By now, you may have heard about The Callisto Protocol in some capacity. Before launch, it was hyped as the next big sci-fi survival horror by the developers of Dead Space. Striking Distance Studios is acclaimed for having several Dead Space veterans on the staff. Plus, the game launched before Motive Studio’s remake of Dead Space. All this dead space is ironic with how much The Callisto Protocol takes place planetside, but I digress.
You may have also heard some…things about The Callisto Protocol. At launch, the game was a mess of stutters on PC, which thankfully was addressed the next day via a patch. The console versions subsequently received patches for frame rate issues and crashes, but further improvements are on the way. The Xbox Series X version was said to have gorgeous ray-traced shadows, but the same can’t be said about the ray-traced reflections. Again, it’s being addressed, and more information is coming soon.
The PS5 version runs pretty well, which is interesting when you consider that about 150 people from PlayStation Malaysia and PlayStation Visual Arts Studio Group worked on the title. Then again, considering PlayStation got the exclusive Contraband Pack, it’s probably not that crazy to assume some existing deal between Sony and Striking Distance.
But all the performance issues aside, you’ve probably heard mixed responses for the game itself. Everyone more or less agrees that the graphics are gorgeous, that the sound design is on point, and that the death animations can be grotesquely gratuitous. Annoyingly unskippable but still well done. Presentation-wise, the game is great when it runs well.
Everything else has people divided. Heavy spoilers follow, so be warned.
Some like the combat for its gunplay and the crunchy feeling of melee hits but are left baffled by the dodging, some encounter designs, the lack of enemy variety, and the presence of only one boss. Most fights initially devolve into waiting for the enemy to attack, dodging (which doesn’t require any timing – simply holding the button), and then counterattacking. Rinse and repeat, with some occasional shooting once you get a gun. Things improve as you unlock the GRP and more guns, so it gets better.
For all the praise that the environmental design gets, the levels feel way too linear, to the point where much of the game feels like one long corridor to the next sequence. The objectives also aren’t too crazy, as you’re just going from point A to point B, occasionally picking out a fuse here and placing it there, opening wall-mounted cases for healing, and so on.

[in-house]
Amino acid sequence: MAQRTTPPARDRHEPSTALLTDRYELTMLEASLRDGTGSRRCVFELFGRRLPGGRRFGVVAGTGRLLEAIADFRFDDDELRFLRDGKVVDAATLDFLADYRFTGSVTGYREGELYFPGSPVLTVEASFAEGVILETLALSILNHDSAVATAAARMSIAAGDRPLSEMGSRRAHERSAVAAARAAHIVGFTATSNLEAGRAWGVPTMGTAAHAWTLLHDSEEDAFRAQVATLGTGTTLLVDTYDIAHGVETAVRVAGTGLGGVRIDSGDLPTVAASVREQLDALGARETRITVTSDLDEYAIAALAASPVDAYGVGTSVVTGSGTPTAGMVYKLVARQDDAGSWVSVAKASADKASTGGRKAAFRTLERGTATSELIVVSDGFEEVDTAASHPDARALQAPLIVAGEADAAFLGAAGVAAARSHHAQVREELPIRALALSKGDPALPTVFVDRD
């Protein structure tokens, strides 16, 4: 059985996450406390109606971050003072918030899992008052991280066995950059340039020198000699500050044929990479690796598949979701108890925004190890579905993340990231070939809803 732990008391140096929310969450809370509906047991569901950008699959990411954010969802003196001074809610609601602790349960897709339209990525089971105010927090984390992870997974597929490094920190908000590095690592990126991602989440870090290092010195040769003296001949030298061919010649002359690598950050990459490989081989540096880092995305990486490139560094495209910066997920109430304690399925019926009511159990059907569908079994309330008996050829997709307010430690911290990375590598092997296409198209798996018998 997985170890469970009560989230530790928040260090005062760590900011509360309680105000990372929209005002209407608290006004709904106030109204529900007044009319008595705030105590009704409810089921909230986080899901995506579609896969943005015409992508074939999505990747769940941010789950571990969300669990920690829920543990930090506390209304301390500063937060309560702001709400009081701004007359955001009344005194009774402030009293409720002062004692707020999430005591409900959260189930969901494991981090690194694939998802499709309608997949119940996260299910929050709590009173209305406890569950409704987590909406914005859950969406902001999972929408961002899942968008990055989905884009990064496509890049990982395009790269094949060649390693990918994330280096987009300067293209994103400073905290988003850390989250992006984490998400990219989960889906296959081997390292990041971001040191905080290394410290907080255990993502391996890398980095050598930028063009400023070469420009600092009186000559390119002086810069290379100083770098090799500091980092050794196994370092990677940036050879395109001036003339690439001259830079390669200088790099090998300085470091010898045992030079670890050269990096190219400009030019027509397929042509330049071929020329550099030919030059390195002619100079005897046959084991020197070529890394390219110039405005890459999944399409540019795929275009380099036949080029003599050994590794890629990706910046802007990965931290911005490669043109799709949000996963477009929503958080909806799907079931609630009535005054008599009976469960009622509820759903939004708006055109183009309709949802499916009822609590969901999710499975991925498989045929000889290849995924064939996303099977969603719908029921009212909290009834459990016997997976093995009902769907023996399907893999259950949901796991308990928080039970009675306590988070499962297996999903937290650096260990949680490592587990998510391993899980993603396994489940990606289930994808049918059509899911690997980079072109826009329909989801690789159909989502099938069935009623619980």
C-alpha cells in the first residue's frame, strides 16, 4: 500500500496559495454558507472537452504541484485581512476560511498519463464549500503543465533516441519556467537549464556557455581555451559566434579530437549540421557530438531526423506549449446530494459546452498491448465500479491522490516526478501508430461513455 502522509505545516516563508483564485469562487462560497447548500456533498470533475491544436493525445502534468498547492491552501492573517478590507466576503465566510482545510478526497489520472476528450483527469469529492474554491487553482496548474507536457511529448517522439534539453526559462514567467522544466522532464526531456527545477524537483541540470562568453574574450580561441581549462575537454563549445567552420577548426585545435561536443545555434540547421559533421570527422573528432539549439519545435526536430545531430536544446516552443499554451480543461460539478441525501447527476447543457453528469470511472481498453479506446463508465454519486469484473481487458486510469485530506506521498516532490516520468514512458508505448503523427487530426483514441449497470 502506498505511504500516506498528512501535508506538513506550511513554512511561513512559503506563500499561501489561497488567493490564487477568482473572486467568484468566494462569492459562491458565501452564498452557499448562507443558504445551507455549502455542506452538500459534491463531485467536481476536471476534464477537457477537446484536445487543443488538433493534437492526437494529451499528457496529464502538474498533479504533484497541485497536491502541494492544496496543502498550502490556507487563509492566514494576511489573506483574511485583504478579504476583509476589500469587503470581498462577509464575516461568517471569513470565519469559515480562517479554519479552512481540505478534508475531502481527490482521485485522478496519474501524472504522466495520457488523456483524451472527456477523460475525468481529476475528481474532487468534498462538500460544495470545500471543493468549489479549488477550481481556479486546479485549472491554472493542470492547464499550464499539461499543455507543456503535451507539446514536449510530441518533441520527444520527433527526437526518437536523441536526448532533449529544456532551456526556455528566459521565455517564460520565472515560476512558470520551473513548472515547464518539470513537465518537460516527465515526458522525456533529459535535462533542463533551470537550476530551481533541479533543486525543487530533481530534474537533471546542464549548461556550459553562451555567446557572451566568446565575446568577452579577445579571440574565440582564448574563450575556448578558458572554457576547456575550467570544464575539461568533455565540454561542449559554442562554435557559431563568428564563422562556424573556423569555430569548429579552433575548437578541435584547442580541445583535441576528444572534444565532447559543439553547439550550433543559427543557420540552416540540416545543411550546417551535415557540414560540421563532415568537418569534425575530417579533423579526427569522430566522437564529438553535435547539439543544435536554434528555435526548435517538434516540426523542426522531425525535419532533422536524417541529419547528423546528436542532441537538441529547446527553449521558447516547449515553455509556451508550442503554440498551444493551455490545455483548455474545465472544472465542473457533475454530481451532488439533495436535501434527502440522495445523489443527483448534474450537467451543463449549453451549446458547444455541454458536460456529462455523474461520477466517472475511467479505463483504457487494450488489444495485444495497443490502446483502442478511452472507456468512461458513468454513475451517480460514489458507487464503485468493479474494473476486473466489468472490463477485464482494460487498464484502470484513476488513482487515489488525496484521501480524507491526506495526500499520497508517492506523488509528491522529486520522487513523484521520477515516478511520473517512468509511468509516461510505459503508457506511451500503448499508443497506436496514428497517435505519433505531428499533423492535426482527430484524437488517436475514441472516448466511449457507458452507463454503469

The idea of a sci-fi prison infested with mutated beings sounds cool in theory, not to mention the prospect of buried secrets underneath. However, the story itself isn’t much to write home about. Much of the interesting stuff happens in the second half, where you learn about the true nature of the virus, why the Warden unleashed it on Black Iron prison, the gruesome truth about the colony Arcas, and so on. The payoff? An encounter with a mutated version of Leon Ferris with roughly 20 to 30 minutes of runtime left.
That wouldn’t be too bad in theory. After all, Dani escapes with evidence against the UJC. Jacob stays behind to atone for playing a part in the outbreak on Europa, which killed Dani’s sister. Black Iron Prison is collapsing from the Warden’s self-destruct system, and it seems things will end with some finality. But no.
Dr Caitlyn Mahler temporarily (and suspiciously) stops the self-destruct sequence, and says that she and Jacob can escape if they work together. The transmission is interrupted by a not-dead-but-still-mutated Ferris and cut to black.
Obviously, this is to set up whatever story DLC is in development. However, after roughly eight to nine hours of gameplay and the story only really picking up halfway through, it just feels like an abrupt way to end the game.
Also, it’s not scary. There’s an almost comic over-reliance on jumpscares over atmospheric horror and tension. Some areas handle the jumpscares better than others, like the snowfield with frozen bodies, since you know a few will come to life and attack you. For everything else, once you’ve seen it, there isn’t much else to terrify you. The death animations are, again, gross, so that’s neat, I suppose.